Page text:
In the past, Hare and Hound races were almost exclusively run in the desert, which presented enormous problems for the chasing pack of riders as the amount of dust and sand disturbed during the race meant that visibility was abysmal. This meant that riders often got lost when they couldn't see the rest of the pack or had to stop altogether.
Sometimes motorcycle clubs will use the term Hare and Hound to refer to any off-road race and which involves racing around a loop multiple times within a specific time limit. Ensure that you check the format of the race you are entering carefully, so you don't get any nasty surprises on race day!
What is the difference between a Hare scramble and an Enduro?
When it comes to long-distance racing, the format that springs to most riders' minds would be Enduro. A Hare scramble and Enduro do seem pretty similar on the surface, but there are some pretty significant differences. For example, the course for an Enduro will be primarily off-road but will include some sections that are on public roads. The sections on public roads are generally connecting two parts of the off-road course. On the public road sections, the pace is often slower. A Hare scramble, however, is entirely off-road with no public road sections at all.
Another main difference is that you have to ride at a specific pace in an Enduro. If you go faster or slower than the required speed, you will be dinged (penalized). Timing is checked at check-points, and the winner is the rider with the least number of 'dings' at the end.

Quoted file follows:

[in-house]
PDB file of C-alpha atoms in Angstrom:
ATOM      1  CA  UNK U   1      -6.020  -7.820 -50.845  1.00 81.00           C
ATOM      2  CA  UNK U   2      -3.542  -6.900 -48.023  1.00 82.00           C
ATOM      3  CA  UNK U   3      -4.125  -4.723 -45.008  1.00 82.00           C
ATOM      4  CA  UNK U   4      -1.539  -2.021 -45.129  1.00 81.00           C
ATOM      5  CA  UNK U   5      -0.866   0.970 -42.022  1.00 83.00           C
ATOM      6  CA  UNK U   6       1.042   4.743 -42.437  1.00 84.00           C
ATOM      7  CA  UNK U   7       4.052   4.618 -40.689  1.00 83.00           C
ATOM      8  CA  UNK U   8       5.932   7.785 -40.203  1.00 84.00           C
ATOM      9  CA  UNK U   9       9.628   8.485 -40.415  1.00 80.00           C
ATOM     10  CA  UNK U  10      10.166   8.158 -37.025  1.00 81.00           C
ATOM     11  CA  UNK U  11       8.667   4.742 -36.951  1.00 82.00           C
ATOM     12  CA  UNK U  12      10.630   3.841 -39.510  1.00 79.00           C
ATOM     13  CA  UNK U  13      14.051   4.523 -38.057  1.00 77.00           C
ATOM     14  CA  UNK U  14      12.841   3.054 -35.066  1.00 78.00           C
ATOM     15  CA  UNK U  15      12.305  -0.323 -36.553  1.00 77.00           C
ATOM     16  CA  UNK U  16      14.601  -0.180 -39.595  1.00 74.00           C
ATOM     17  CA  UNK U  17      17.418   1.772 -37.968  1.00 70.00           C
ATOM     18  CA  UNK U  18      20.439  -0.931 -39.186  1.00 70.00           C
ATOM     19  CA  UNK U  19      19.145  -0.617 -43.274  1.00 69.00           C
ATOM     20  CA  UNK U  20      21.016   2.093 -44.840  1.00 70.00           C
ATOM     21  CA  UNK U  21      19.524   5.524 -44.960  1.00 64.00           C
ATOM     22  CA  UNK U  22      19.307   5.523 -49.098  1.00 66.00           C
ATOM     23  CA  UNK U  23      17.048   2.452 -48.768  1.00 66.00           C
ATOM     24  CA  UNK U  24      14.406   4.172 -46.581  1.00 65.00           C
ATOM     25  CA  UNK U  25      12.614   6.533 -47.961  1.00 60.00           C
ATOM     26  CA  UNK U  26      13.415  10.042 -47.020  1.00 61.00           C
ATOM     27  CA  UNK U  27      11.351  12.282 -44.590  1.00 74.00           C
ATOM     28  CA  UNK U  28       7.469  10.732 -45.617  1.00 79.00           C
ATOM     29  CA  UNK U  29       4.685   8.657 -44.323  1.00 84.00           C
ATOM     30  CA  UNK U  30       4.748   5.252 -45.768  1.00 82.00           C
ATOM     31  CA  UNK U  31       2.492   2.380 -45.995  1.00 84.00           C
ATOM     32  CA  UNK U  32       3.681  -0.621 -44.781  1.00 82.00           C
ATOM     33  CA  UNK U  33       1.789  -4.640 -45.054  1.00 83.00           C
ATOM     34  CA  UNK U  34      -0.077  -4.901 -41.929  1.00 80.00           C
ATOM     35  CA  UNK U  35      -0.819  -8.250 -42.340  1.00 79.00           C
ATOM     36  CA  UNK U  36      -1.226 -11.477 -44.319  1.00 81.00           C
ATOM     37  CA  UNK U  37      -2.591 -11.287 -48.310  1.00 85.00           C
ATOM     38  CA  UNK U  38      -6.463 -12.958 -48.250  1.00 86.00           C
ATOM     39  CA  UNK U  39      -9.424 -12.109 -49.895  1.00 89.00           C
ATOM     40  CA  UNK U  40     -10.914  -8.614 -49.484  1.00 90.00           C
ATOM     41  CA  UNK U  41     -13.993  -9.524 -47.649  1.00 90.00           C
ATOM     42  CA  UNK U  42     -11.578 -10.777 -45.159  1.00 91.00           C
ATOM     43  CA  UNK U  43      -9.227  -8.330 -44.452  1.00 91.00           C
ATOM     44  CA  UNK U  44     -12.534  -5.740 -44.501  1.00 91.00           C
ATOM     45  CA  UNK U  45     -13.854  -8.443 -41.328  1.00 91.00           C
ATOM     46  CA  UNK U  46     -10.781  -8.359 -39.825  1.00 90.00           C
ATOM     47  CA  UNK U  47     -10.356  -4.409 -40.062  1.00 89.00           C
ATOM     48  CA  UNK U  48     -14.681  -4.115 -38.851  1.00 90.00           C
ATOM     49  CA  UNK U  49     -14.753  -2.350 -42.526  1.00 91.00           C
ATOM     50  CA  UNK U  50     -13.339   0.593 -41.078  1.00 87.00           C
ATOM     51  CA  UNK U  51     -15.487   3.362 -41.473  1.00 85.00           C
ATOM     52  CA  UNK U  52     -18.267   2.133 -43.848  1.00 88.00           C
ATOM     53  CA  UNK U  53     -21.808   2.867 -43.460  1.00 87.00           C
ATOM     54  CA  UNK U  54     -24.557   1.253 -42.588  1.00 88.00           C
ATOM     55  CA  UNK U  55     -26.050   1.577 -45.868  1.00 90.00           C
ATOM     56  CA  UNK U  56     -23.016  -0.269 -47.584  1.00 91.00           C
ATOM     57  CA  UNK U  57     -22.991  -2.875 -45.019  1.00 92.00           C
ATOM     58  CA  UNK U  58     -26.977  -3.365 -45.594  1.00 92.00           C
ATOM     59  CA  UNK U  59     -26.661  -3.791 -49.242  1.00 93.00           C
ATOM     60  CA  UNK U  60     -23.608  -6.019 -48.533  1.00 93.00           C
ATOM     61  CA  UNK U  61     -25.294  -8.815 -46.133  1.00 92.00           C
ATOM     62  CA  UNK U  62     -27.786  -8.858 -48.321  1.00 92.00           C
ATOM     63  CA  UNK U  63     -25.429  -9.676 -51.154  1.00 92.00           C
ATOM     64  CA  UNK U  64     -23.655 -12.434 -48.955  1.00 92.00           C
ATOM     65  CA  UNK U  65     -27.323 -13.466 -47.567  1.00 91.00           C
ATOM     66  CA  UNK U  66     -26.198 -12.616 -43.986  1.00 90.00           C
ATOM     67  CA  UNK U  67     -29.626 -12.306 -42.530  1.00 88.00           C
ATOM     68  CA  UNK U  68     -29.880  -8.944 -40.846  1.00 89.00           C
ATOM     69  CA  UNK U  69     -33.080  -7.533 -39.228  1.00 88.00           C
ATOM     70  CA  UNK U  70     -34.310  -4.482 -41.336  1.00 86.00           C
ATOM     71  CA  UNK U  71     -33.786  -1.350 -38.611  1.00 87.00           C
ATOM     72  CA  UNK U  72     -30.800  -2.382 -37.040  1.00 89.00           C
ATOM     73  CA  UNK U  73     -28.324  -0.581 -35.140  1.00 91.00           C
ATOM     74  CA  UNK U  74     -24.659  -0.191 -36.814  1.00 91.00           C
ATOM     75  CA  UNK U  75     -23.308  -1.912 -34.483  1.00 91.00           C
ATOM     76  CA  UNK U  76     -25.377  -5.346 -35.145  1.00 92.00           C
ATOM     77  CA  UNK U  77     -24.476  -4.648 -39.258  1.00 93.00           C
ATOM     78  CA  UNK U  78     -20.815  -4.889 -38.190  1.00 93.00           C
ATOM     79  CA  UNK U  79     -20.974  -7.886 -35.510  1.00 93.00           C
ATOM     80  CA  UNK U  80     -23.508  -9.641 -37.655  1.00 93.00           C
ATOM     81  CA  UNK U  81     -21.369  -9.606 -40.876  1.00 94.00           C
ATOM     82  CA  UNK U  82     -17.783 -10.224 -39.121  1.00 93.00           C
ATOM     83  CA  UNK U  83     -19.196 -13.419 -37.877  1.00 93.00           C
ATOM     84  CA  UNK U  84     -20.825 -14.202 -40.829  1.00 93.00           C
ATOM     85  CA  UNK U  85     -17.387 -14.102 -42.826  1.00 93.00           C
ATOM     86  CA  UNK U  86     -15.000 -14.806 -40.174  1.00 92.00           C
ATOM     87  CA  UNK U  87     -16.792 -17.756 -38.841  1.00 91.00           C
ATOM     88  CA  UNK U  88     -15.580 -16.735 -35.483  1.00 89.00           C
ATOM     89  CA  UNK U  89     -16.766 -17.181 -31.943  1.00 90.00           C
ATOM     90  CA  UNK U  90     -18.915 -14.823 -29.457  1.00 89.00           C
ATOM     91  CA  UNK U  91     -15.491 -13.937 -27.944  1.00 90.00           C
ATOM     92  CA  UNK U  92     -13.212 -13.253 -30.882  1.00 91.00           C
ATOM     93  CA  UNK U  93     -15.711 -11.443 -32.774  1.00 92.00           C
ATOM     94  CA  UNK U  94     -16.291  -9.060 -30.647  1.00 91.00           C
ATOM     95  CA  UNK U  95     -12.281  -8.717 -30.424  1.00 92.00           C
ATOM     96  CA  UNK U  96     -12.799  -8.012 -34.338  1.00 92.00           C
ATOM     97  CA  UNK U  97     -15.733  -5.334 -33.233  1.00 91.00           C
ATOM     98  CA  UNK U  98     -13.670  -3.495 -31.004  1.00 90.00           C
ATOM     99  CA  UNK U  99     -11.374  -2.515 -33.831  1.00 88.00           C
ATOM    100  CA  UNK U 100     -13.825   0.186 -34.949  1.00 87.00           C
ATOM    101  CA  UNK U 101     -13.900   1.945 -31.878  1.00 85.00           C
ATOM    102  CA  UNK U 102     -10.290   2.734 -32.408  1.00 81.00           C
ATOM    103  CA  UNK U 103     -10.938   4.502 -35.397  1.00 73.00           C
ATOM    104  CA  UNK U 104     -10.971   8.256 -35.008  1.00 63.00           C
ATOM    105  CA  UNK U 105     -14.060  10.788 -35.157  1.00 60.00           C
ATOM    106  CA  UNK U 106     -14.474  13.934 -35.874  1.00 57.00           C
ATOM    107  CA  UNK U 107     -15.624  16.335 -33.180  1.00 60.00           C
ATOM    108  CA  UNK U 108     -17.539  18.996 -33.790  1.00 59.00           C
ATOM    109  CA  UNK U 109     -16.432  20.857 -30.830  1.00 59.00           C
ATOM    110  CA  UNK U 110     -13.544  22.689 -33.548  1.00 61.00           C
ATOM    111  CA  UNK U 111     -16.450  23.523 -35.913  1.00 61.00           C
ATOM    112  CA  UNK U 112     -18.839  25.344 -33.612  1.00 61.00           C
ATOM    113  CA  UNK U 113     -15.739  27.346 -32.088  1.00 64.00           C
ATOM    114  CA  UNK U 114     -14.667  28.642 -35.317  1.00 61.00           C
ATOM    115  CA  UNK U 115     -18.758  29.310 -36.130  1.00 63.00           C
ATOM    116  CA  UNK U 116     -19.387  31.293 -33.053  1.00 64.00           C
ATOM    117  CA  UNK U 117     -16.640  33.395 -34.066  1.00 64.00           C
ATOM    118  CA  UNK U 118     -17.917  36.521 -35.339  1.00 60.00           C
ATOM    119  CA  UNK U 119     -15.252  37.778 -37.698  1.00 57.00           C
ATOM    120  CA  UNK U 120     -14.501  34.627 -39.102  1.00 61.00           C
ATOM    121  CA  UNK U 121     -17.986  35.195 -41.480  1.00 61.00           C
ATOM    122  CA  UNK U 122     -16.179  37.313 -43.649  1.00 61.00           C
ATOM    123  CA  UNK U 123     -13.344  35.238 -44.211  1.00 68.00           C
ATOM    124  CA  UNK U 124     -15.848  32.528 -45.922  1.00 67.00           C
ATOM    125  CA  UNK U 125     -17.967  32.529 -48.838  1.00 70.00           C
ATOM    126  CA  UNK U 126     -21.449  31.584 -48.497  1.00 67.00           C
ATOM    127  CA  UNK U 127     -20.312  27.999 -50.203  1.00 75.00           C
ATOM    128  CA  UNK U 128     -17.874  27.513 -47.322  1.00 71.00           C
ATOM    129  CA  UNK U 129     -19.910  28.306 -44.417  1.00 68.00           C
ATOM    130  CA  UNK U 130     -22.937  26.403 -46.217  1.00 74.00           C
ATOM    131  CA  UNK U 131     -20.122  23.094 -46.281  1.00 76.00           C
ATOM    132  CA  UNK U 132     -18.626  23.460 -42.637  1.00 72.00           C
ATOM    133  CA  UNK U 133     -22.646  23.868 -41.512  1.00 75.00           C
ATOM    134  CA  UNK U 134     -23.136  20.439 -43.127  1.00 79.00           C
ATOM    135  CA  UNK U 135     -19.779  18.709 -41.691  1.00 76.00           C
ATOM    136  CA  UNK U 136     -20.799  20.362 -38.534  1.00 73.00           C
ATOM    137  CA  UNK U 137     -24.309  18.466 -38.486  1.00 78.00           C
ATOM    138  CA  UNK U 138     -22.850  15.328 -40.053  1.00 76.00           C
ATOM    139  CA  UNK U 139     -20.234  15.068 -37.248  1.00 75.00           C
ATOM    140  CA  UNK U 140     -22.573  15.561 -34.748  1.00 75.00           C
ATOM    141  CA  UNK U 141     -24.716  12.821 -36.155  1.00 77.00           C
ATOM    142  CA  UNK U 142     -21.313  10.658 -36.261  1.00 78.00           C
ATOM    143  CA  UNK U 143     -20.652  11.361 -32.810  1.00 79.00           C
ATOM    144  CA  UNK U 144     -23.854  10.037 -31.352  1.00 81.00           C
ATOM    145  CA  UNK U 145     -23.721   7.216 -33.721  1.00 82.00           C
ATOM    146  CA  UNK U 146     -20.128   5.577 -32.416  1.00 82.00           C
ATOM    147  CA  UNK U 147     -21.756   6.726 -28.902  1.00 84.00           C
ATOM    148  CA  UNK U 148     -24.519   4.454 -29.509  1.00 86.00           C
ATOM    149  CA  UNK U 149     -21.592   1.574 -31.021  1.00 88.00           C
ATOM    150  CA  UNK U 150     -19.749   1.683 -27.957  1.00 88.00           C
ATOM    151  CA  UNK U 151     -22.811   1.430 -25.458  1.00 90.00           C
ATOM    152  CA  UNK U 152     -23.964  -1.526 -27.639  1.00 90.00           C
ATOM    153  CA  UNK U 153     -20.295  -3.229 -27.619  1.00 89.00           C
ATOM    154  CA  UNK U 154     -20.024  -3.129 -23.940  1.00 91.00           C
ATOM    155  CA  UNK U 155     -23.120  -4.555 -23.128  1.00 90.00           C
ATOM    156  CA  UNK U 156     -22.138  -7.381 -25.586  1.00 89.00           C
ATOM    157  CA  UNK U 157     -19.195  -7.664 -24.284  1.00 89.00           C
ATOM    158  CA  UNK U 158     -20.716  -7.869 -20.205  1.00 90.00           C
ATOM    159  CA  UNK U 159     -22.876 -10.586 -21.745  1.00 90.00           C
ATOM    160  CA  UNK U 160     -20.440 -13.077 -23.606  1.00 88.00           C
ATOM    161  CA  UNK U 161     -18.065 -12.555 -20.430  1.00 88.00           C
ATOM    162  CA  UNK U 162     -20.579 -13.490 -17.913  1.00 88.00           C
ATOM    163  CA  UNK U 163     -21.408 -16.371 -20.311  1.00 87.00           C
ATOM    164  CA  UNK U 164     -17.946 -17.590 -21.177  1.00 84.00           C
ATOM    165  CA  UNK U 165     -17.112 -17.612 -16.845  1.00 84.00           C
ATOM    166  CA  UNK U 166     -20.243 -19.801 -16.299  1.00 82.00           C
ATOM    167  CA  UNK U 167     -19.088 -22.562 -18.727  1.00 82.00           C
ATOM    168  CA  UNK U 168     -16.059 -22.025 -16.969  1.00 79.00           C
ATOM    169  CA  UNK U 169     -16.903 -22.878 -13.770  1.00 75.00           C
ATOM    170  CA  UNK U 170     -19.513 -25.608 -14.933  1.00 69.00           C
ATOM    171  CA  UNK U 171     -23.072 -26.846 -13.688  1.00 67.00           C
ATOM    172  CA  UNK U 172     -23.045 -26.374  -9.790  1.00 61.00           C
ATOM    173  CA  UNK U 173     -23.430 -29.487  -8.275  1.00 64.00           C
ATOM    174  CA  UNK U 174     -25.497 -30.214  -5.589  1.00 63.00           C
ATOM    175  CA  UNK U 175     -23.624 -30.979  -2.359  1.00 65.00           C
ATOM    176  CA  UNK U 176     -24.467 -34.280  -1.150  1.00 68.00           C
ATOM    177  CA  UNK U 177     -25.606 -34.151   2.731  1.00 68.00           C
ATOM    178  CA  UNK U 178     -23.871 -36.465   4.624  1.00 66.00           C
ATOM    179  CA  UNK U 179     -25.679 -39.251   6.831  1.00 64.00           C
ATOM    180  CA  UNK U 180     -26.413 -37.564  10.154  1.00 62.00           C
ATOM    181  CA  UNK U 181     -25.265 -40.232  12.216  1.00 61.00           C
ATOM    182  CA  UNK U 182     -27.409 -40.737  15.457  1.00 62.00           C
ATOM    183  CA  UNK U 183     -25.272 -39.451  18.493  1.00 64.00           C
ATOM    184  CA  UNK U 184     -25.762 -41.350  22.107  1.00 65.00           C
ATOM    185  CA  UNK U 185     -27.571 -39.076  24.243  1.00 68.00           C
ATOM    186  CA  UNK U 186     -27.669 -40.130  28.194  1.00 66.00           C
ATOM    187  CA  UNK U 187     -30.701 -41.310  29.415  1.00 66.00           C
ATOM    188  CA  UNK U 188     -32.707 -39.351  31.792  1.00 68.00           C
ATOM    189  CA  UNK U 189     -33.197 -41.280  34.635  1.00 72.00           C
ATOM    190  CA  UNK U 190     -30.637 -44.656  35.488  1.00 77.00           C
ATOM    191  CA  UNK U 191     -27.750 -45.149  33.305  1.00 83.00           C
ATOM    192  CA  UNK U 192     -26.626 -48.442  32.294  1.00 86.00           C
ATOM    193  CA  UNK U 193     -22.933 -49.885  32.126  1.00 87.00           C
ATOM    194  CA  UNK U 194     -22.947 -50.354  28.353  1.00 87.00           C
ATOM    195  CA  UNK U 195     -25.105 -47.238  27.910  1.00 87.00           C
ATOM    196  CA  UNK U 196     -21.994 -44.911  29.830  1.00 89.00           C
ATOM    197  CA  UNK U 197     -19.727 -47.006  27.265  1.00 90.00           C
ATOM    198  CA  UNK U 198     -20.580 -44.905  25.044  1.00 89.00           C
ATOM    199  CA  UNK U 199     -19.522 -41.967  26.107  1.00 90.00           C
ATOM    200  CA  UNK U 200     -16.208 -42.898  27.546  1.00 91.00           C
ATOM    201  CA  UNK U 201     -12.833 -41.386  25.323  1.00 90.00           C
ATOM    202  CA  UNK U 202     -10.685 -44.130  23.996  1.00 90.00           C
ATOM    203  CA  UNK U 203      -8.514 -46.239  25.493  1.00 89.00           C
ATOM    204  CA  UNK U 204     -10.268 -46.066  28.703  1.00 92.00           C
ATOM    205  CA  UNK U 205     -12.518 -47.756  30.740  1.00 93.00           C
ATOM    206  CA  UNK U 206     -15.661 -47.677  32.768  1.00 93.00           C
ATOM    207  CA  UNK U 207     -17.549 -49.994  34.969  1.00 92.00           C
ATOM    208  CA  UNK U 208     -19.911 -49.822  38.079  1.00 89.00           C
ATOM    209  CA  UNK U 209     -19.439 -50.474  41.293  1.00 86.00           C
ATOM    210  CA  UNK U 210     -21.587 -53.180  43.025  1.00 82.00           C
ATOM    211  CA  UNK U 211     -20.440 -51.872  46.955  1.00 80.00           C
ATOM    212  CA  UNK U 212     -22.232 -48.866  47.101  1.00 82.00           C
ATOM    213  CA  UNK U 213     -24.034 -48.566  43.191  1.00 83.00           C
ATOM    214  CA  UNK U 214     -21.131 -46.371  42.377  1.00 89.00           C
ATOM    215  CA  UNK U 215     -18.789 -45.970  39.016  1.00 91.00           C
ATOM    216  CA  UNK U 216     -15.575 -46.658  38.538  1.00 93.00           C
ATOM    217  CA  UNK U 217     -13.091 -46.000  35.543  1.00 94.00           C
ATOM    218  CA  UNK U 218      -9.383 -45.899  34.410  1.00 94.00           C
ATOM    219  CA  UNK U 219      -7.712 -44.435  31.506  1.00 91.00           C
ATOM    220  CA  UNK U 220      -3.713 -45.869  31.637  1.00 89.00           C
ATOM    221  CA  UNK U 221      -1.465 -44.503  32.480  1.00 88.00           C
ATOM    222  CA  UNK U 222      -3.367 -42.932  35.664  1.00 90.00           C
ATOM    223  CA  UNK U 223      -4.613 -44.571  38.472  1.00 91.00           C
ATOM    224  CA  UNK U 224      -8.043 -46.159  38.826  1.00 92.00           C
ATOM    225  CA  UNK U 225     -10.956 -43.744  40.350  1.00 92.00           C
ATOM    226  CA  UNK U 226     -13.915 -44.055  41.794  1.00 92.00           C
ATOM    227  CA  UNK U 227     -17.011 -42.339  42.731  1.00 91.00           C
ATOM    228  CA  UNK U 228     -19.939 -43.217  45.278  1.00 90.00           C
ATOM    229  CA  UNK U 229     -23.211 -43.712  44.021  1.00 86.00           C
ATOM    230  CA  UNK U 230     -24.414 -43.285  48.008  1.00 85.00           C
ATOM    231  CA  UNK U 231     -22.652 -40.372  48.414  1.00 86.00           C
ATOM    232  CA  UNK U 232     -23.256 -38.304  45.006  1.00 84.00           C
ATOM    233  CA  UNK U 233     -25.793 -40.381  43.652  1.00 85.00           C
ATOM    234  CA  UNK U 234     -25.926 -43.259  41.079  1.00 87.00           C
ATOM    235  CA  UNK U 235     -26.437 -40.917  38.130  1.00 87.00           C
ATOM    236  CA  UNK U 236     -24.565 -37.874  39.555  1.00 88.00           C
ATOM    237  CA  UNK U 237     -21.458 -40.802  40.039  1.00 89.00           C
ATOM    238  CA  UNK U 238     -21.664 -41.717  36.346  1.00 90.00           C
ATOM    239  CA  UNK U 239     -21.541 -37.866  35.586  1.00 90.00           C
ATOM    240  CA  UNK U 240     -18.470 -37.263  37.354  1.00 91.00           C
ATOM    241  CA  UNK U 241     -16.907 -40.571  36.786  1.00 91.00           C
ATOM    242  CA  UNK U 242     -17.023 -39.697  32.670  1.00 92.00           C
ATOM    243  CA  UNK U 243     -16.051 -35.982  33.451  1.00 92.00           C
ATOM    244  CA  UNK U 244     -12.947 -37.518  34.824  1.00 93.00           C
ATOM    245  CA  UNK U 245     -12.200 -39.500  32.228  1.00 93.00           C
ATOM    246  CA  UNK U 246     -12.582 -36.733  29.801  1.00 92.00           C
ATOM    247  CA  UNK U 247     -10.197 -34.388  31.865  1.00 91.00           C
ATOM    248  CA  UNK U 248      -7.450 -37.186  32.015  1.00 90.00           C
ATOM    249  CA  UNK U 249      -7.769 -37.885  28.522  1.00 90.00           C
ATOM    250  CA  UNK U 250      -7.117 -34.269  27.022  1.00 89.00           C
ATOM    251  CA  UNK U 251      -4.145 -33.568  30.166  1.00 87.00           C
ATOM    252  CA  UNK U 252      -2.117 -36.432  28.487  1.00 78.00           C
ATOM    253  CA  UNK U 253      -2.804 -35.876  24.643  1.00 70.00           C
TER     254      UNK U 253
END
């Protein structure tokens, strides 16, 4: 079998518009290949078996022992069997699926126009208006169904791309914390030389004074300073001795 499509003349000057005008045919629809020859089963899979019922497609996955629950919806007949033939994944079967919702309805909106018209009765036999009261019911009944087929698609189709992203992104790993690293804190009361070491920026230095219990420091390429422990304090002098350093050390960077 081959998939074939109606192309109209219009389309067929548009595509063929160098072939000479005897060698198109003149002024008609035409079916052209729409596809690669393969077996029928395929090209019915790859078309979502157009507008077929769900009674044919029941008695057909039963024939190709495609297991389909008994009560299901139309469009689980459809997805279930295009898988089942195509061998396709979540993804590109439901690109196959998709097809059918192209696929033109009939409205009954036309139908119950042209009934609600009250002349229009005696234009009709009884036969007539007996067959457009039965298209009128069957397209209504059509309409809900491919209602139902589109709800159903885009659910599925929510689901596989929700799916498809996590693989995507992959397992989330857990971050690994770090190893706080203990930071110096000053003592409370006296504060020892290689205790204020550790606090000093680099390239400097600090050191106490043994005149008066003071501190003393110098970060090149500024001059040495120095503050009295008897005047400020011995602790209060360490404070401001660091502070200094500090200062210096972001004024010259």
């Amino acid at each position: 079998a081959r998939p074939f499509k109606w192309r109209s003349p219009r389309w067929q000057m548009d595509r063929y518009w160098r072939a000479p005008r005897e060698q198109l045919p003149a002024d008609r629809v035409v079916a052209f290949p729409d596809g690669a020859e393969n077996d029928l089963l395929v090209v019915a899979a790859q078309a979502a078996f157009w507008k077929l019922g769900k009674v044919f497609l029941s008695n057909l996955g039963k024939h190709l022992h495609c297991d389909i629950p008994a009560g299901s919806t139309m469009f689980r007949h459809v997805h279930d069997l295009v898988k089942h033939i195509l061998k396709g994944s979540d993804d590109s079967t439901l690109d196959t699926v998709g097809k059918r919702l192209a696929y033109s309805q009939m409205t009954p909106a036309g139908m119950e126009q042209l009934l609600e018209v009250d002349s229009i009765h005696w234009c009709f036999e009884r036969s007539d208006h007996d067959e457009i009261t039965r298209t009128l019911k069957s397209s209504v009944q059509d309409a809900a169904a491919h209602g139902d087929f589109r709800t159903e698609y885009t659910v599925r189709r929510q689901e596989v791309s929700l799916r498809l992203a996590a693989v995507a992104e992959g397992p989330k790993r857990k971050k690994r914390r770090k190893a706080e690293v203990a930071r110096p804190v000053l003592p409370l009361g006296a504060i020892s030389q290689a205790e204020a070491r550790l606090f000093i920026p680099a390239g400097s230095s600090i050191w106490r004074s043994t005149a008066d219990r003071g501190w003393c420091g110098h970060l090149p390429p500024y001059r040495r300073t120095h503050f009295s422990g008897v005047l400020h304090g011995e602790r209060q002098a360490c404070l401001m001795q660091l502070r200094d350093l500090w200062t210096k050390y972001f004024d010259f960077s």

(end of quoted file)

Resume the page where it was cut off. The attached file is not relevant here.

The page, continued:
The other big difference between these two racing formats is the distance. A Hare scramble is usually about 2 hours long and pretty much involves sprinting around a loop until you get to the finish. In an Enduro, the distance is significantly greater, which means you will also be on the bike for much longer. An Enduro could be between 60-100 miles long and spread out over 4-5 hours.
Confusingly some Enduro's may run in a 'loop' fashion where three different loops are combined to create suitable courses for riders of varying standards. For example, a course using this format might consist of a short course of around 20 miles long with a speed limit of 12-15 mph. This course would be suitable for kids and inexperienced riders.
A second loop would then be added for intermediate riders to make the 'short-course’ which could be between 40-50 miles long. This would typically have a speed limit of 15-18 mph. For really experienced riders, the addition of a third loop would make up the long course. This course could be between 60-80 miles long and would have a speed limit of around 20 mph.
The terrain of these loops increases in difficulty along with the distance. The speed of these races may also vary depending on the type of terrain. Slow speeds like this might be more typical of a tight woodland course, whereas you would expect faster speeds on a more open course.
The 'loop' nature of these courses makes it easy to confuse Enduro with a Hare and Hound race, but the timing and speed limiting nature of Enduro are what sets it apart from Hare and Hound and Hare scramble races. The name of the game in a Hare scramble is to go as fast as possible to reach the finish first, which is very different from an Enduro.
If you have only ever raced Enduro races in the past, why not give Hare scrambles or Hare and Hound racing a try? You will already have the racing stamina, and you might enjoy putting yourself to the test over a different format.
Nothing quite beats all those racers starting at the same time and riding flat out to the finish. It would also give you the opportunity to ride on new courses and meet a different community of racers. Even if you're relatively new to motocross and dirt bikes, there will be a race out there to suit you. So, what are you waiting for?!